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NPR Says Rivers Will Flow Upstream if the Government Misses a Debt Payment

Wednesday, 16 October 2013 04:24

The media seem to be on a crusade to scare readers into thinking that hitting the debt ceiling will be the end of the world. One item that has been useful in this process is the story that a technical default (a missed interest payment) in the spring of 1979 led to lasting rise in interest rates.

This story is apparently derived from an obscure 1989 article by Terry Zivney that claims this default led to a lasting 60 basis point increase in Treasury bill rates. NPR highlighted this study in the last debt crisis and it is apparently enjoying a resurgence of popularity in the current crisis.

There is nothing necessarily wrong with a study being obscure. That doesn't mean it is wrong. After all, my warnings about the housing bubble from 2002-2007 were pretty damn obscure. However the fact that the study is obscure means that the economics profession does not accept its conclusion.

Interest rates are one of the most heavily studied topics in economics. None of the major analyses of trends in interest rates over the last four decades has the debt default in 1979 as a major explanatory variable. Thousands of economists have looked at the movement in interest rates over this period and none (other than Zivney) thought there was an unusual jump in interest rates in the spring of 1979 that need to be explained.

Here's what the data look like:


See the jump in late April and early May when the default took place? Yeah, I don't either. Of course there is the possibility that interest rates otherwise would have fallen, but the default prevented this drop from occurring, but that seems like a big lift.

The moral of this story is that a debt default would be bad news for reasons that I and others have written about, but there is also a lot of silliness going around on the topic. We have a disastrous economy right now that is almost 9 million jobs below its trend level simply because we don't have enough demand (e.g. government spending). That is really awful news. A debt default makes things worse, but I'm afraid that I can't join the panic.

Comments (4)Add Comment
Long Term High Unemployment and Climate Change is Old News to American Frogs
written by Last Mover, October 16, 2013 6:35

Not to worry. Rivers will flow upstream as climate change is allowed to carry out its destiny onto a world too busy getting jerked around with short term crises created by MSM, to which NPR has increasingly veered with bot-like baritone voices of male commenters who talk fast with resonant airhead clarity of childlike concern.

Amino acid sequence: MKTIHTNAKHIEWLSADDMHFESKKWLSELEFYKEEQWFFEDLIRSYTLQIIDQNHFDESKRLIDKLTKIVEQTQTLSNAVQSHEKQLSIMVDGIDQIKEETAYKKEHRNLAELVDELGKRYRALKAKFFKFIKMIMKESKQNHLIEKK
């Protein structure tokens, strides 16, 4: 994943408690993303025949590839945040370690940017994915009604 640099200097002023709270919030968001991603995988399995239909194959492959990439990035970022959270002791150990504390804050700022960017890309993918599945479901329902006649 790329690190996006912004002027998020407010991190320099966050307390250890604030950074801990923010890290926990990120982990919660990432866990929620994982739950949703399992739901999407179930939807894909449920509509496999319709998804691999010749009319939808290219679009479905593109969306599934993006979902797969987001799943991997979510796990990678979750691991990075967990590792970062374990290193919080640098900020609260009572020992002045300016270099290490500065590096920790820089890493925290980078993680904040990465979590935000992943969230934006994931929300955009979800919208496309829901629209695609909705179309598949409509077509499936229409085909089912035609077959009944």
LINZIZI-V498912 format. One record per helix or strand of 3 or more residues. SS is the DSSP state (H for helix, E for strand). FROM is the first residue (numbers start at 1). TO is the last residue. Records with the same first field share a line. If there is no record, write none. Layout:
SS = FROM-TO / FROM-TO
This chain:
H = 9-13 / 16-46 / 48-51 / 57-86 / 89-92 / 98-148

Like climate change, long term high unemployment cannot get past the decline of a shrinking American attention span conditioned by MSM to believe that debt and "entitlements" are worse. Somehow they keep popping up over and over per the latest shutdown/default circus, as the real dangers march on to impervious irreversible destruction.

After all, old news is not news ... except for debt and "entitlements" of course. Let the American Frogs boil on.
This time it might be different...
written by JayR, October 16, 2013 8:16
One potentially big and unknown variable is all of the complex financial contracts floating around. Some of these contracts have clauses in them concerning defaults. You could see companies suddenly owing large chunks of money to third parties. Warren Buffet refereed to these contracts as financial weapons of mass destruction.
written by Jay, October 16, 2013 11:30
I am confused. Why shouldn't we be concerned about the default and the failure to pass a budget? We keep hearing about the importance of government spending. How is this different from deliberative austerity? It is reported the gov has 30 billion and an unspecified about of receipts to fund the government. Who is going to collect and handle these receipts when hundreds of thousands of gov employees are furloughed or working without pay? We saw interest rates go up with the percieved Fed waffling on QE several months ago. This seems much more significant than that.
How'd NPR or the Washington Post find Zivney?
written by Hugh Sansom, October 16, 2013 12:31
I have never seen much evidence that NPR or Post reporters are particularly knowledgeable about economics or finance, so how did they find the Zivney paper? A plausible explanation is that reporters or editors or others with an axe to grind went in search of something that would support a predetermined conclusion.

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About Beat the Press

Dean Baker is co-director of the Center for Economic and Policy Research in Washington, D.C. He is the author of several books, his latest being The End of Loser Liberalism: Making Markets Progressive. Read more about Dean.